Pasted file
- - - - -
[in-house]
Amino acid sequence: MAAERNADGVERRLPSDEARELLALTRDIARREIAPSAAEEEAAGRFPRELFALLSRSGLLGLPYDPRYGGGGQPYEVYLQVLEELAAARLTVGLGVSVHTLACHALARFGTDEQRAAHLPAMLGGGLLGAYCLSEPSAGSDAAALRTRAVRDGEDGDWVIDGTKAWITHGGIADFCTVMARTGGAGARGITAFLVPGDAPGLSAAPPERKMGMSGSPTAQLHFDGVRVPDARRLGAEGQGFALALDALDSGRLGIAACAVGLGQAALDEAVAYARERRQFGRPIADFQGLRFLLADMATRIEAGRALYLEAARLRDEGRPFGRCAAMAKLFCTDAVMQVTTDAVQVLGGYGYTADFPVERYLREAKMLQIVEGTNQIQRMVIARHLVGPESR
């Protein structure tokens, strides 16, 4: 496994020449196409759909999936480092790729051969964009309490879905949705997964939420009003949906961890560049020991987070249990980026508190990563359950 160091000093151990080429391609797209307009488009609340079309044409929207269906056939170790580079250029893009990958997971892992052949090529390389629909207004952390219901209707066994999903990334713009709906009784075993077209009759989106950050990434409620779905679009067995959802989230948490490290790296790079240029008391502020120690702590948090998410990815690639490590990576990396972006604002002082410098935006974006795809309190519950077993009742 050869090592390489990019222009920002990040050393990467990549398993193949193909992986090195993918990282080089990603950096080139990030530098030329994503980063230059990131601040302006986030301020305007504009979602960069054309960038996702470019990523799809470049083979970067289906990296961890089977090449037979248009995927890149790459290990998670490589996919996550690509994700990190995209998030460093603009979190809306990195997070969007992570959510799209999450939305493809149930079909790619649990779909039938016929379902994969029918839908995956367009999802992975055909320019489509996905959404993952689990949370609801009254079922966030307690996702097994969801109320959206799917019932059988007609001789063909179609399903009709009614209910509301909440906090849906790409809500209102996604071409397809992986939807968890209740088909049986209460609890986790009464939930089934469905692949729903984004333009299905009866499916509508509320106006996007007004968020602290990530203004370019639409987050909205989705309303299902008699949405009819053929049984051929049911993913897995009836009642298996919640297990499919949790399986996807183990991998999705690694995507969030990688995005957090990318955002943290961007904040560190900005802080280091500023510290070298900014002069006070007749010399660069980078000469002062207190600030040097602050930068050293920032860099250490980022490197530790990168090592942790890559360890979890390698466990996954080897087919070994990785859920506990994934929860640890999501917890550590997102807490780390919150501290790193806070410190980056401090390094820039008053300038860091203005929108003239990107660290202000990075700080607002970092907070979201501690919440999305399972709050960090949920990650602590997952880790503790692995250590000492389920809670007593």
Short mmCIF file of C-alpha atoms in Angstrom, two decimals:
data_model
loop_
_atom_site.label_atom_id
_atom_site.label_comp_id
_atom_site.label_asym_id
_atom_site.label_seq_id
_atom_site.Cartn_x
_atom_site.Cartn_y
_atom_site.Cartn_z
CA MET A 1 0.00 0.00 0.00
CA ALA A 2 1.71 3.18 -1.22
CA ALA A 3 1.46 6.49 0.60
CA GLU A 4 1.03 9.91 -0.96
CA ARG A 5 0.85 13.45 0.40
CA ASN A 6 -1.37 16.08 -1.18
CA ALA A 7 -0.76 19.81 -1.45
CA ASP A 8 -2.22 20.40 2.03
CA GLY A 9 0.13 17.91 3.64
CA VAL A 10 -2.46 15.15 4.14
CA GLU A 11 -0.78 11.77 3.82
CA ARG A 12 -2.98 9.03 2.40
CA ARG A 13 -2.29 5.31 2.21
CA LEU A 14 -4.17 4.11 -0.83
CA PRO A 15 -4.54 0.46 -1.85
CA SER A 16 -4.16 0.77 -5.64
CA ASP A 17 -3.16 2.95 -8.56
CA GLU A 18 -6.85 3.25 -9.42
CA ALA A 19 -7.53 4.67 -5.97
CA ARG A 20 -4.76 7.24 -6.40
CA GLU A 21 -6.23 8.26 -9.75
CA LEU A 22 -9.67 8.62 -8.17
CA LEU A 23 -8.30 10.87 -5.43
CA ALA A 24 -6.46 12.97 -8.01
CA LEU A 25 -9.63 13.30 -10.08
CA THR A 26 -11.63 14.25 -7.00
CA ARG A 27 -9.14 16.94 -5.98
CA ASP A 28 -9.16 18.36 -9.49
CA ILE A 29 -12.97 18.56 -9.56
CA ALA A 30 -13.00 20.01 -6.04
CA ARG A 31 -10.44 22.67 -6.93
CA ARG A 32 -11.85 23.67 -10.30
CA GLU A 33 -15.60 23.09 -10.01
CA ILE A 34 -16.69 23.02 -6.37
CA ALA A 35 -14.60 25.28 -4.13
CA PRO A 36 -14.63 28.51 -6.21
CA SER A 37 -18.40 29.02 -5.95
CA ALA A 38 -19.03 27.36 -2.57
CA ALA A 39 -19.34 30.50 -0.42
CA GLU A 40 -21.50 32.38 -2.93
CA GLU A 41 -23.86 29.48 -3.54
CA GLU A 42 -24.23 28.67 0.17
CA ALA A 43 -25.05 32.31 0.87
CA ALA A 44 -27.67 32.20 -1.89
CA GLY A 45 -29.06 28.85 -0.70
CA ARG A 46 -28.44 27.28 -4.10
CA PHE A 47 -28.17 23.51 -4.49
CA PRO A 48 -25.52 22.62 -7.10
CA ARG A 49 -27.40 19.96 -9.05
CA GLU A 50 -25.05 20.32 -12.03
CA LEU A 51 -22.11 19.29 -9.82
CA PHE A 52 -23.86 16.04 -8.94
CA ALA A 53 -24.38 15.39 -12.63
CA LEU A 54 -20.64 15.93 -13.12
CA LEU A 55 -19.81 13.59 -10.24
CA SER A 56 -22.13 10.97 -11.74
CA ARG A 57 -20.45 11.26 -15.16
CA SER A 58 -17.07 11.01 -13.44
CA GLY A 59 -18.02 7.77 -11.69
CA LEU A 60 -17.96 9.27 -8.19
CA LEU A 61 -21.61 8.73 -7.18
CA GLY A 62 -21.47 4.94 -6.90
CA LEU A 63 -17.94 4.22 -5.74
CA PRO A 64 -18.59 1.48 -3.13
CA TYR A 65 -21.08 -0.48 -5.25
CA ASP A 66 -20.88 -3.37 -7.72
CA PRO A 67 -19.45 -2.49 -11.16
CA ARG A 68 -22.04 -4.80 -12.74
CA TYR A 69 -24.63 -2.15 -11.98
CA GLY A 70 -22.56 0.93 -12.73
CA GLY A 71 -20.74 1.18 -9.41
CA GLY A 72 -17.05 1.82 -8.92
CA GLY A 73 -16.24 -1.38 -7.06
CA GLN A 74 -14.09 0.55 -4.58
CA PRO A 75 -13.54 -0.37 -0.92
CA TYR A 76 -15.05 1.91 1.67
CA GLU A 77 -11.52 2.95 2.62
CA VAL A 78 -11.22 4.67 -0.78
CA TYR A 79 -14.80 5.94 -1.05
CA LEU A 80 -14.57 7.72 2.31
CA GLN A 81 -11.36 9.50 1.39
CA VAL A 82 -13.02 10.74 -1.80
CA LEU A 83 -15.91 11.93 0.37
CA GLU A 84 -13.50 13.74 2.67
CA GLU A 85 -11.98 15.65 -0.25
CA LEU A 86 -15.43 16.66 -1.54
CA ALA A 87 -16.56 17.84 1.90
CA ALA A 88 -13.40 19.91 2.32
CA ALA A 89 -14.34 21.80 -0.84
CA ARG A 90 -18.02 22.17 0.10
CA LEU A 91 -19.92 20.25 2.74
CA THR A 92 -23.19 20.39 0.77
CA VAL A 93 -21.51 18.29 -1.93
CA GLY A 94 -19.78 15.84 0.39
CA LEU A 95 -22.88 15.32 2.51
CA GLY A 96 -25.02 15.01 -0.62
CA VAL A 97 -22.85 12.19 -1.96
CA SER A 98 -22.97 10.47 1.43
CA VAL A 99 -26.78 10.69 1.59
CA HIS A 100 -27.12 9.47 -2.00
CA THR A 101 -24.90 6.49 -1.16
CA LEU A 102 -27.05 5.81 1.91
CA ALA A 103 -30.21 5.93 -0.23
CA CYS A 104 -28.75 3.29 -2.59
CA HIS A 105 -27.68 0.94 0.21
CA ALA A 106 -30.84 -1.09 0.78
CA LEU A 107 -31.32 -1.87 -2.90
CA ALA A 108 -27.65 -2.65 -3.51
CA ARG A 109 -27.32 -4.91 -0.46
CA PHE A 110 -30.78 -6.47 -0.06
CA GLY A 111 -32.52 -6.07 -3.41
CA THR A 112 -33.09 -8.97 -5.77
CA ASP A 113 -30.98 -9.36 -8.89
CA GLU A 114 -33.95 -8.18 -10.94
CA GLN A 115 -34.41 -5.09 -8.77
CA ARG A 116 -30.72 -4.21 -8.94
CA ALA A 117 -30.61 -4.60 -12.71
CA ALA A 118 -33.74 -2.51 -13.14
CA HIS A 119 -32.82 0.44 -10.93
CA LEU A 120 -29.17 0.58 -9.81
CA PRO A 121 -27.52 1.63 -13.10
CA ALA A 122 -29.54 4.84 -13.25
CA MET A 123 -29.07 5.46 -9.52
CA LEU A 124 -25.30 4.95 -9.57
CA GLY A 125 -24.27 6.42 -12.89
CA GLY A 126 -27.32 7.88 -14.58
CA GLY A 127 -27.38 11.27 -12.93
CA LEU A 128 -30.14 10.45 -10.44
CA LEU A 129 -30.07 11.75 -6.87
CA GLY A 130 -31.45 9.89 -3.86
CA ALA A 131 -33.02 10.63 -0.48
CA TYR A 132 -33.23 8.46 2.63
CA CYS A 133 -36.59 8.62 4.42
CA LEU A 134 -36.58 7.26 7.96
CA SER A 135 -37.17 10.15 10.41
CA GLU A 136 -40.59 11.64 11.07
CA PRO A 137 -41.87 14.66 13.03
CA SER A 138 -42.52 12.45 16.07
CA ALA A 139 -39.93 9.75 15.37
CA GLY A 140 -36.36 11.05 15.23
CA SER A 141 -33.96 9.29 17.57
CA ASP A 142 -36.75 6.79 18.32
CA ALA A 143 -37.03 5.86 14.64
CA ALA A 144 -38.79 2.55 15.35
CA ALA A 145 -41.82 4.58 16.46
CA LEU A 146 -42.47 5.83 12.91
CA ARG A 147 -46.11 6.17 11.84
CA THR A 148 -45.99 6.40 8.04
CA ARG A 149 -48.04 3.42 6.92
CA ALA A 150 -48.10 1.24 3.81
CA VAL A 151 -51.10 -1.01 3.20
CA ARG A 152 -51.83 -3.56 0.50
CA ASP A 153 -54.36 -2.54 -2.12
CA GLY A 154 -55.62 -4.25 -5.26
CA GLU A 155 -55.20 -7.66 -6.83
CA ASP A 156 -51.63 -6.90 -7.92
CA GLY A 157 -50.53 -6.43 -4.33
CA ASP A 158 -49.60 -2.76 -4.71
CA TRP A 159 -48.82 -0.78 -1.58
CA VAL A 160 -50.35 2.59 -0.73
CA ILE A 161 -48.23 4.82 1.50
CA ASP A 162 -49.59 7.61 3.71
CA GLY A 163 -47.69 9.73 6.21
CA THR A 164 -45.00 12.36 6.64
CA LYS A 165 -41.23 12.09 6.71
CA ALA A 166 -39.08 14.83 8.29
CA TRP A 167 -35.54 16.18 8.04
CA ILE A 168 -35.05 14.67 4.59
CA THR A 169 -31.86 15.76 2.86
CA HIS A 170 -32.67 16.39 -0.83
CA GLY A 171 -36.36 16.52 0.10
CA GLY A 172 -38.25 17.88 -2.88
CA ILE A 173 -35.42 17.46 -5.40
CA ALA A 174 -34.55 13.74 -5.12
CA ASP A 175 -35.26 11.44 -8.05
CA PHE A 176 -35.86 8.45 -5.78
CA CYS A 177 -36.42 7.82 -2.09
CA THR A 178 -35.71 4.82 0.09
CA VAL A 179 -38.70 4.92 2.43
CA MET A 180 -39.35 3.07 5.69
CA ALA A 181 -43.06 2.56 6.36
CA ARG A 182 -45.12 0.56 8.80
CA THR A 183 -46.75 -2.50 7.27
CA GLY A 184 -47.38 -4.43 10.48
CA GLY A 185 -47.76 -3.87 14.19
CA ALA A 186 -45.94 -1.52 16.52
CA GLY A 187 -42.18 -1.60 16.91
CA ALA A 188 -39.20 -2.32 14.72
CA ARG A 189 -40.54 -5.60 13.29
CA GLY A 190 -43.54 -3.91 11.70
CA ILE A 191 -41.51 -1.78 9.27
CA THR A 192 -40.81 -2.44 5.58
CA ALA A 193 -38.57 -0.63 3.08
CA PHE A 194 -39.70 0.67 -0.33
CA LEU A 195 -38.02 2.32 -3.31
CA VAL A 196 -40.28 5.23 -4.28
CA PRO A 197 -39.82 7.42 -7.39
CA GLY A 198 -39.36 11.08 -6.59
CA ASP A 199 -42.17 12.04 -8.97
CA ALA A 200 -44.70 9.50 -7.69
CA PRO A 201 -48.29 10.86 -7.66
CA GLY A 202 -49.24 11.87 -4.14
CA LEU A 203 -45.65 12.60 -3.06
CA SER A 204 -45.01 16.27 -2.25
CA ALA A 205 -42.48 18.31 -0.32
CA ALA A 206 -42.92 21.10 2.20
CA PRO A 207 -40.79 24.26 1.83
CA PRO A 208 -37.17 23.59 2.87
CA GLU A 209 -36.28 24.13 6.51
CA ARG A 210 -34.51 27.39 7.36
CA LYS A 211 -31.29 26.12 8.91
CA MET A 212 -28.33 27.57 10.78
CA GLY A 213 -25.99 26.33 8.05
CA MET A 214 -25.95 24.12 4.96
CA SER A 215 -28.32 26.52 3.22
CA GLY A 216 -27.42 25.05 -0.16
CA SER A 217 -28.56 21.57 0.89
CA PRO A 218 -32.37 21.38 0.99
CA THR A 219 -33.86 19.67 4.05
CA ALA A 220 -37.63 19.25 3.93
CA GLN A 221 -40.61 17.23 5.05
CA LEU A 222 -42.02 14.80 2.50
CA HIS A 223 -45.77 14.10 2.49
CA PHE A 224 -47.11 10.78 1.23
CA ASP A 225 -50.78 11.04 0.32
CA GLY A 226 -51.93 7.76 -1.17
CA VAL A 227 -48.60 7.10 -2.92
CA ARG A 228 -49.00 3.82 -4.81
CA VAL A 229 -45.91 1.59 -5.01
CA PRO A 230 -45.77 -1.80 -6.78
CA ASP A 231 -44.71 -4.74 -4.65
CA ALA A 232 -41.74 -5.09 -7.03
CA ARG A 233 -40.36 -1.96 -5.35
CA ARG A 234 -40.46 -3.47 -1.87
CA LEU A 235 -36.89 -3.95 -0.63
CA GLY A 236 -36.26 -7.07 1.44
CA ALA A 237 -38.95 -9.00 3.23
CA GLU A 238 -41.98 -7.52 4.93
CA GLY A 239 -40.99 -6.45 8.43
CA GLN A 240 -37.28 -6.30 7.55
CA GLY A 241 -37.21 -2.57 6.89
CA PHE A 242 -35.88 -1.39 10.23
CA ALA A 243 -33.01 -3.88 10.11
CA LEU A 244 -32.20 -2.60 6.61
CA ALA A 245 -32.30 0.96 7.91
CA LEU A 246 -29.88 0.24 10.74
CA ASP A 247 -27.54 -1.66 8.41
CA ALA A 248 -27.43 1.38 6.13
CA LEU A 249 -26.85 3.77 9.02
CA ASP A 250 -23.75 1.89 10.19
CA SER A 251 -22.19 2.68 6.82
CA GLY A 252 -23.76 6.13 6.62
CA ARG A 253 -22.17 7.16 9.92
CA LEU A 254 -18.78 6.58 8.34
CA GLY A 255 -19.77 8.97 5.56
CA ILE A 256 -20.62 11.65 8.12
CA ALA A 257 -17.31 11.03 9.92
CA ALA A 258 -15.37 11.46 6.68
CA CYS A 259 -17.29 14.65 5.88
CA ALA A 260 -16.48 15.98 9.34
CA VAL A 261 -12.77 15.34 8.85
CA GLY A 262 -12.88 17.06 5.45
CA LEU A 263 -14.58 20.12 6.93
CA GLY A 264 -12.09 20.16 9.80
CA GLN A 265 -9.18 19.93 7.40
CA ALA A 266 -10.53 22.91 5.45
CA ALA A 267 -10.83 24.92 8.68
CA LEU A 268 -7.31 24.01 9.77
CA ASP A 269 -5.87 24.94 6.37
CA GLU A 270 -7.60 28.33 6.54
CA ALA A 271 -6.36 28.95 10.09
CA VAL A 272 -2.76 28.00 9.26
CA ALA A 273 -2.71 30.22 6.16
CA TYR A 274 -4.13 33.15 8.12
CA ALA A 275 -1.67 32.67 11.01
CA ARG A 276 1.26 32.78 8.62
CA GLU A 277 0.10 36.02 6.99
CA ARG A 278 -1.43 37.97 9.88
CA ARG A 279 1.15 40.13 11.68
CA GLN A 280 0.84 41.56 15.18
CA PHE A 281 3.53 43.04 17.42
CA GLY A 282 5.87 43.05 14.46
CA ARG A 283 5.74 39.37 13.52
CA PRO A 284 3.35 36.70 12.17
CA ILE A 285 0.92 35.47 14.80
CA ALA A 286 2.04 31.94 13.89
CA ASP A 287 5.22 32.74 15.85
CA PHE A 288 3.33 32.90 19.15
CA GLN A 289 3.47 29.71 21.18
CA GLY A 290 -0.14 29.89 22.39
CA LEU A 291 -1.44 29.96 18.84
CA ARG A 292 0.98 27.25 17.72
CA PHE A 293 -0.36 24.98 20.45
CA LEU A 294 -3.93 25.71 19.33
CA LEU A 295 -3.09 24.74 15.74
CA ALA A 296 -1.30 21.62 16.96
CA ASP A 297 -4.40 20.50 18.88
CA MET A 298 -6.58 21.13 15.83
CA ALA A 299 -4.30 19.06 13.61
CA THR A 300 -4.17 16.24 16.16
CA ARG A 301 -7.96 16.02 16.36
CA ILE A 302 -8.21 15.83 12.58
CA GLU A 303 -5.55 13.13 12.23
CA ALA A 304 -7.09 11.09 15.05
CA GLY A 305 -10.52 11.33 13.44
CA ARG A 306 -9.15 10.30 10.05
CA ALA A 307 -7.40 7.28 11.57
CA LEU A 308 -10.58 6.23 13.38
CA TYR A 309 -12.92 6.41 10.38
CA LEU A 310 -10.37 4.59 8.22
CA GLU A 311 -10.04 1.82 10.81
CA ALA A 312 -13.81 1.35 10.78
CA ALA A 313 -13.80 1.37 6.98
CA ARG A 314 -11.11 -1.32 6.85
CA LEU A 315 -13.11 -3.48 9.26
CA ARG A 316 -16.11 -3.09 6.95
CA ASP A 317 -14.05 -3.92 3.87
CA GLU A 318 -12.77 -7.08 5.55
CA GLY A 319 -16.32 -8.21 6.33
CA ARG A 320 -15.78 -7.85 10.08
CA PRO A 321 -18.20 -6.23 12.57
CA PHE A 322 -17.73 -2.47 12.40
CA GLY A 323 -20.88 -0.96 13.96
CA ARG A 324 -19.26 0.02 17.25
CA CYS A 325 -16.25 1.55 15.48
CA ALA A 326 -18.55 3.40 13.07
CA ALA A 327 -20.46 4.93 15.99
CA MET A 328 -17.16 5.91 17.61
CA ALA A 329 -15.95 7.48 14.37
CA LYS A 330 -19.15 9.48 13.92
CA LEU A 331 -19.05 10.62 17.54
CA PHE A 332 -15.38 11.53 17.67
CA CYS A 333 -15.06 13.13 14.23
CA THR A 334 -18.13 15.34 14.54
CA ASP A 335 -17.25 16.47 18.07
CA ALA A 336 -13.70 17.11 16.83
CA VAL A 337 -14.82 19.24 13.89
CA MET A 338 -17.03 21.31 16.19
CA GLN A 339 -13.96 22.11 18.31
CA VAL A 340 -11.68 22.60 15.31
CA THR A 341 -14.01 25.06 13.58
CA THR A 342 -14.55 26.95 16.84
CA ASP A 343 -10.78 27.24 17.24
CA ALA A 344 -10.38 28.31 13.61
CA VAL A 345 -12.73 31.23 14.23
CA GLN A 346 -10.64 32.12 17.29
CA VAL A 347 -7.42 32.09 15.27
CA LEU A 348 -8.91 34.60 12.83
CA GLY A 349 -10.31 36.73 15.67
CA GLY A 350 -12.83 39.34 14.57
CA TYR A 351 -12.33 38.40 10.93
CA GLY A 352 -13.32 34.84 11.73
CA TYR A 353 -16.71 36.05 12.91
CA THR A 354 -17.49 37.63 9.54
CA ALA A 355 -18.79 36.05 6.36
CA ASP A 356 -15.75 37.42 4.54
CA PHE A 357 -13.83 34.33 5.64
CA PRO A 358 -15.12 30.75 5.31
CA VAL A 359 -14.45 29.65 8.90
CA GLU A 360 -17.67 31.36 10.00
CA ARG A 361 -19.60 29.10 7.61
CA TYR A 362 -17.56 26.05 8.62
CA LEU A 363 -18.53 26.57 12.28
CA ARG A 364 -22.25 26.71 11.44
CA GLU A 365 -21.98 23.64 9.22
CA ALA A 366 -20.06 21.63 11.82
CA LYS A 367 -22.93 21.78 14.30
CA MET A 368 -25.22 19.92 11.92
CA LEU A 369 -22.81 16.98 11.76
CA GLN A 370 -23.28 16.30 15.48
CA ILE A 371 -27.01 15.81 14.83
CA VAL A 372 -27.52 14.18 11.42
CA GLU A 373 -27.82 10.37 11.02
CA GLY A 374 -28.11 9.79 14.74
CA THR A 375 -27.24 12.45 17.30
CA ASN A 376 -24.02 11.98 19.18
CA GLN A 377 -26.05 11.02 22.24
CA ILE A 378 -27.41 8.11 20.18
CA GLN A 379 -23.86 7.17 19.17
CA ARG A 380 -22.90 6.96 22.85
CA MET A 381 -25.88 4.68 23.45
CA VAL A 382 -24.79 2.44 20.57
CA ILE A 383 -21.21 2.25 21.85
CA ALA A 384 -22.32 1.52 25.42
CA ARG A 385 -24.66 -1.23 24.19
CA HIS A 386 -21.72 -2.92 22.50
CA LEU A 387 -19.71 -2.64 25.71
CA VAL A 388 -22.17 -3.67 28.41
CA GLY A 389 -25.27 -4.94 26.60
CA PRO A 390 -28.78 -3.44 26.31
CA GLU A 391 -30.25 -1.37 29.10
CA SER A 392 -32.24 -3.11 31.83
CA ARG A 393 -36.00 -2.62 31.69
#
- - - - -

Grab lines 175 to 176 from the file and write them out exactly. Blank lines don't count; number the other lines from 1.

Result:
CA ASP A 162 -49.59 7.61 3.71
CA GLY A 163 -47.69 9.73 6.21